Dynamic Voltage and Frequency Scaling and Adaptive Body Biasing for Active and Leakage Power Reduction in MPSoC: a Literature Overview


Milutinović, Aleksandar and Molnos, Anca and Goossens, Kees and Smit, Gerard J.M. (2009) Dynamic Voltage and Frequency Scaling and Adaptive Body Biasing for Active and Leakage Power Reduction in MPSoC: a Literature Overview. In: ProRISC 2009, Annual Workshop on Circuits, Systems and Signal Processing, 26-27 Nov 2009, Veldhoven, the Netherlands (pp. pp. 488-495).

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Abstract:Power is an important design constraint for all nomadic and tethered devices as mobile phones or media-boxes today. This is mainly because it limits their operational time or because of the required operational thermal conditions. In order to keep the pace with increasing number of use-cases while increasing the lifetime, power reduction is enforced to all parts of a device, thus also for the embedded chipset.
For this and other reasons like cost and size, the whole chipset has been integrated into a multiprocessor system-on-chip (MPSOC). As a complex and often heterogeneous system that executes different mixtures of applications with the variable workload, not all of its parts are utilized all the time. This introduces spare time in the system, denoted as slack that is possible to exploit for lower power and energy consumption by power management (PM). The most common techniques are adaptive body biasing and dynamic voltage and frequency scaling of a part of a system or the system as a whole.

The scope of our research is power management including these techniques on an MPSoC executing streaming applications, such as audio/video codecs, telecom services (protocols), or any other firm and soft real time applications. A lot of previous research has been done on this topic, mostly focusing on the isolated parts of the system. However, focus has recently been moved to the system-wise approach.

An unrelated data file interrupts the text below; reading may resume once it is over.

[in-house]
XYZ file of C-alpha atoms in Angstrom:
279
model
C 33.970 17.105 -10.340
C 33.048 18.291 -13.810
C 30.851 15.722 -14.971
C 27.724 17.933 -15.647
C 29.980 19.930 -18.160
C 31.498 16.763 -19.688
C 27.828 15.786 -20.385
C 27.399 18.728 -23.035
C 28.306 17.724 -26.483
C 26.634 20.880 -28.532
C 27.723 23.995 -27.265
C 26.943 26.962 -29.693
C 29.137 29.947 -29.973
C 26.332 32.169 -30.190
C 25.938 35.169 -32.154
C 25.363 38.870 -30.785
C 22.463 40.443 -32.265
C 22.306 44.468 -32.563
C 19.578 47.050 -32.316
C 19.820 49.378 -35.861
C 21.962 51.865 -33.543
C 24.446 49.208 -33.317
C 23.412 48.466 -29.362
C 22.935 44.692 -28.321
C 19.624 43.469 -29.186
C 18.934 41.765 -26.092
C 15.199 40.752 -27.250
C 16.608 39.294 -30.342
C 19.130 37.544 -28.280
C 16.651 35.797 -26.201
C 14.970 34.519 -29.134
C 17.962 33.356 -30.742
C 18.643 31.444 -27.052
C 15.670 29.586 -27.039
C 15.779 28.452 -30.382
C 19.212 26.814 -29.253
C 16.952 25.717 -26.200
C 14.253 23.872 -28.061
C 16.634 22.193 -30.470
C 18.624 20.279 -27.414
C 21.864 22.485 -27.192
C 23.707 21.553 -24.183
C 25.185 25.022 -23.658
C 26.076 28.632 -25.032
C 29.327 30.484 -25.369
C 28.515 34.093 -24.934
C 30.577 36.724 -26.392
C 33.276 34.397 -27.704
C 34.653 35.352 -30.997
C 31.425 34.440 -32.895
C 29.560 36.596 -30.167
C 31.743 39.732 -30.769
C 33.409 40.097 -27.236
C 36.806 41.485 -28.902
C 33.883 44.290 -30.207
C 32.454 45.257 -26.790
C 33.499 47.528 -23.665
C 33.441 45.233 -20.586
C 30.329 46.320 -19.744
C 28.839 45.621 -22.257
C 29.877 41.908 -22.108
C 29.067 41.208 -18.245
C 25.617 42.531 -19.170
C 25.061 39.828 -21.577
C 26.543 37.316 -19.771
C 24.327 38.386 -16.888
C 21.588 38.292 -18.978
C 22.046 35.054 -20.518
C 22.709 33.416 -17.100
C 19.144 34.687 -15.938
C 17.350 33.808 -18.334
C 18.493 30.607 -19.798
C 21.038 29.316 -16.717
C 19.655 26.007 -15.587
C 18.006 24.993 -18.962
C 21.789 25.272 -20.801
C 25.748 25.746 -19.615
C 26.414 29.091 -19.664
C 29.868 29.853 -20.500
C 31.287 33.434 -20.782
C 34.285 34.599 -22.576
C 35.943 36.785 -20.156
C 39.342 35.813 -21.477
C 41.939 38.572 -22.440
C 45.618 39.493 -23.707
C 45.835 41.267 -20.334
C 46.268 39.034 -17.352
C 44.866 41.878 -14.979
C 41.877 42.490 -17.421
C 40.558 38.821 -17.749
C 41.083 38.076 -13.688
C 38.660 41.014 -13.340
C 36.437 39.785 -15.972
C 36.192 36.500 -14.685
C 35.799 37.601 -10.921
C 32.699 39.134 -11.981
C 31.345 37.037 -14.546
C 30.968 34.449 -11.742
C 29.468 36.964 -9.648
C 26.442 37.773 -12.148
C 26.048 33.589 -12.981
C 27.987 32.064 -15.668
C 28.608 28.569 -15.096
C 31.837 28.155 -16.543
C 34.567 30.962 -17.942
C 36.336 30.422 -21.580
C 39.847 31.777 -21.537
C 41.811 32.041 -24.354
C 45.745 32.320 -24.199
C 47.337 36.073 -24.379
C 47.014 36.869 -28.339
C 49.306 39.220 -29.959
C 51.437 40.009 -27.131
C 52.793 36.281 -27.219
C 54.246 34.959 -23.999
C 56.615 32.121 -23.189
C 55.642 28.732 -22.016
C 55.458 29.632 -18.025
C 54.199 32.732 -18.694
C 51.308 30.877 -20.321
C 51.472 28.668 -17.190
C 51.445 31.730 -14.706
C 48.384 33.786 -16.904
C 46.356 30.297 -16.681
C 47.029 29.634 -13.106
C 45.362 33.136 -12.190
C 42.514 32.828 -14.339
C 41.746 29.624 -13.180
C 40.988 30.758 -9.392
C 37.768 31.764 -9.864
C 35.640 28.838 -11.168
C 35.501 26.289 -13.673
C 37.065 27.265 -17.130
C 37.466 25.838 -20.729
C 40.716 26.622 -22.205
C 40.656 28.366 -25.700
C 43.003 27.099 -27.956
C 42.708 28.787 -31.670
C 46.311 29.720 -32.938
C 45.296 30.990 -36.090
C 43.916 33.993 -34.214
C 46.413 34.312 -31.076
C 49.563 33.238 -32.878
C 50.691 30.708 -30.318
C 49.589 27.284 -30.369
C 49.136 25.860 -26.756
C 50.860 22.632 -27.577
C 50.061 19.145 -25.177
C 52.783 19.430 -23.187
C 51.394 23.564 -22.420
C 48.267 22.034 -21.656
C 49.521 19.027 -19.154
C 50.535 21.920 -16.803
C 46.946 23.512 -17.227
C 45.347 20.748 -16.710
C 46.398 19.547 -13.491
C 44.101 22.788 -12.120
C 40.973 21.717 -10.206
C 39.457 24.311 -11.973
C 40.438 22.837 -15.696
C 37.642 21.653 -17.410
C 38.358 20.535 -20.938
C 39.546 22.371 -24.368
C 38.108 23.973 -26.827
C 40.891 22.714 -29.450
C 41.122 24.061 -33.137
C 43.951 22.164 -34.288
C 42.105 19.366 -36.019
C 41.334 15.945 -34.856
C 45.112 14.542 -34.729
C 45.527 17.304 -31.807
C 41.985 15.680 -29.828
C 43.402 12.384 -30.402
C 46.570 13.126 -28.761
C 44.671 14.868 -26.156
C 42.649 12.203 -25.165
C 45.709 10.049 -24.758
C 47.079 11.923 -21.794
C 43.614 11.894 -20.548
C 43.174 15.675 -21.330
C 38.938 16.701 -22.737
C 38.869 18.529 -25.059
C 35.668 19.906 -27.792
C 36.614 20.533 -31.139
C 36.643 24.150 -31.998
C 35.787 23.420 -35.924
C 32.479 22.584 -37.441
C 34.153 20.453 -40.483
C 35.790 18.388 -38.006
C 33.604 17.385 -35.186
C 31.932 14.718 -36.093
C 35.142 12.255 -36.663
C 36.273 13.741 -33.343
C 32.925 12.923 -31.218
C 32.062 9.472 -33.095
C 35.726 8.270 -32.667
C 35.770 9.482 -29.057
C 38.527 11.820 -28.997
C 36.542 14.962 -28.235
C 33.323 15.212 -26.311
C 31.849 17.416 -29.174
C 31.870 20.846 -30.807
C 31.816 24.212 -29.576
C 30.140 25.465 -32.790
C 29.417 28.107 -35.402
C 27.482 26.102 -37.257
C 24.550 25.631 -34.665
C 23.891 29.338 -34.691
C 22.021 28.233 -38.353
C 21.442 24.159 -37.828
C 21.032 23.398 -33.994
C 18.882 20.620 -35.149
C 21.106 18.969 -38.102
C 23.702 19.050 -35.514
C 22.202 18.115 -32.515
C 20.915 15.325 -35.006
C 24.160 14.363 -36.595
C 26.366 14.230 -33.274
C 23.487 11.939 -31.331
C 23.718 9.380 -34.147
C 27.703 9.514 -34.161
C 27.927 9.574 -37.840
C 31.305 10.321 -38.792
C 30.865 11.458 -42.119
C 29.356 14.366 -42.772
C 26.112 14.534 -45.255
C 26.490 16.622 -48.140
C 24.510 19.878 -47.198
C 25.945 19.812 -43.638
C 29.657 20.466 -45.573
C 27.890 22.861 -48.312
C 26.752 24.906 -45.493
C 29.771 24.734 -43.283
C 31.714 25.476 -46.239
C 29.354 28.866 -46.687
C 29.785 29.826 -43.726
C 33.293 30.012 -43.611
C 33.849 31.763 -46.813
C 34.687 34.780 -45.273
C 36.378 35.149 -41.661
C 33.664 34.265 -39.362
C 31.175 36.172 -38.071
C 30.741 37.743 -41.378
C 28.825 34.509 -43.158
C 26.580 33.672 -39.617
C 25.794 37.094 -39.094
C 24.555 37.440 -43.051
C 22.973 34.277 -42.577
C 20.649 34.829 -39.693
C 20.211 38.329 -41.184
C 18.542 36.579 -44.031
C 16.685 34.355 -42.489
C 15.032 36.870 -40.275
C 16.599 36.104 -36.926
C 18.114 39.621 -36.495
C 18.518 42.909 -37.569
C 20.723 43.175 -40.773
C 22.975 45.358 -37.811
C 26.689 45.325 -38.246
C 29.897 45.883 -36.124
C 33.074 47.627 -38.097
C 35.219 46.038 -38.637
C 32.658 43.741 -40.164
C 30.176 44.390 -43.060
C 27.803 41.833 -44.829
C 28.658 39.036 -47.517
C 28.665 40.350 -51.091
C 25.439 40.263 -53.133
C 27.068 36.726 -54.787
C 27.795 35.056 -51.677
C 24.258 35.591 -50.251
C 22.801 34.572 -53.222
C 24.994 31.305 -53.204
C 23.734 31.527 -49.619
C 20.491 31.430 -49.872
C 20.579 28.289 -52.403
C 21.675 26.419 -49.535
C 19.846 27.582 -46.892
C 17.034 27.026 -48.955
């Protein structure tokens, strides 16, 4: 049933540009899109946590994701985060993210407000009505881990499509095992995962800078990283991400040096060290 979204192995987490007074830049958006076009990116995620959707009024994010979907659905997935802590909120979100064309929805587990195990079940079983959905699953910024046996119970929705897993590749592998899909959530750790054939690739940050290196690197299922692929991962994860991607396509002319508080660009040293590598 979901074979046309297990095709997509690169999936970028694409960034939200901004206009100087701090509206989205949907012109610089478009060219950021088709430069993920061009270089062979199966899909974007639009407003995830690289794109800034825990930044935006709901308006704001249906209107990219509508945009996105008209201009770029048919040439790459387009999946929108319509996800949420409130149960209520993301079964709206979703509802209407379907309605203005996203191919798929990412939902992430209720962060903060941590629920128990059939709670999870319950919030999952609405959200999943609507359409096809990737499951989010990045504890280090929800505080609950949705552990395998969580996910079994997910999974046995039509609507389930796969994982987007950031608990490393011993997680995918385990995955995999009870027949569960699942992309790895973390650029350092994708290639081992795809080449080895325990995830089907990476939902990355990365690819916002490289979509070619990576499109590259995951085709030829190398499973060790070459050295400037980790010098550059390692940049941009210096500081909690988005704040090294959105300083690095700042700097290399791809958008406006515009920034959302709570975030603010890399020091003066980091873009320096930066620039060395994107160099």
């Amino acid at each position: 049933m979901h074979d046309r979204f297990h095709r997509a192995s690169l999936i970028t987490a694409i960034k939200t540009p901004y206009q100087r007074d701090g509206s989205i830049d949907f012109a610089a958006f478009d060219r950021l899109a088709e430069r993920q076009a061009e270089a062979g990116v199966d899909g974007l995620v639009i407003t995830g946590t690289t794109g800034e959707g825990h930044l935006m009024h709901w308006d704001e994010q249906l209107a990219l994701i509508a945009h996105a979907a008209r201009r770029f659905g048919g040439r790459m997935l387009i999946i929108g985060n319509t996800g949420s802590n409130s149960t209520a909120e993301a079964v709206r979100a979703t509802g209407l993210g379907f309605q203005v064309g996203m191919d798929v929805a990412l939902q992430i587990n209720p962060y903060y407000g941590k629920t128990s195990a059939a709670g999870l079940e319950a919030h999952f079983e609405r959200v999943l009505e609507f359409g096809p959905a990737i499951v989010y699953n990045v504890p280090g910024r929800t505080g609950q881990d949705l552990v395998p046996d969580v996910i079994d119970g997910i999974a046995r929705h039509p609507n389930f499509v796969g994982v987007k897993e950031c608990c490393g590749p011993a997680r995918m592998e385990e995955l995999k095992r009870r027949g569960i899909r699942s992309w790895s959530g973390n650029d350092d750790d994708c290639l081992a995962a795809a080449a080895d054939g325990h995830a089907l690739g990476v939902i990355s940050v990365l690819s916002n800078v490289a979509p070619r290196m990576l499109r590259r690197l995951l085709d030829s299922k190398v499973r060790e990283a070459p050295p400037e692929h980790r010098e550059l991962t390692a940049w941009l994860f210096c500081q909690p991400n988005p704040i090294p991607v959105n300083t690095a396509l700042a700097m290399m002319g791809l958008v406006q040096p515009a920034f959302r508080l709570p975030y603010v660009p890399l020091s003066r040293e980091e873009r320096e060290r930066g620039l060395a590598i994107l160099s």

This paper is an overview of the commercial and solutions from academia, published until now. Special attention is given to the state-of-the-art infrastructure for PM and its dynamic possibilities to react and save power. We favourite the conservative approaches that do not disturb regular execution and do not introduce any additional delay or deadline misses comparing to the execution without power management. An overview of advanced PM is presented. Additionally, we elaborate the trade-off between race-to-idle and performance-on demand approaches reflecting the difference in static and dynamic power consumption.
Item Type:Conference or Workshop Item
Electrical Engineering, Mathematics and Computer Science (EEMCS)
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Link to this item:http://purl.utwente.nl/publications/69387
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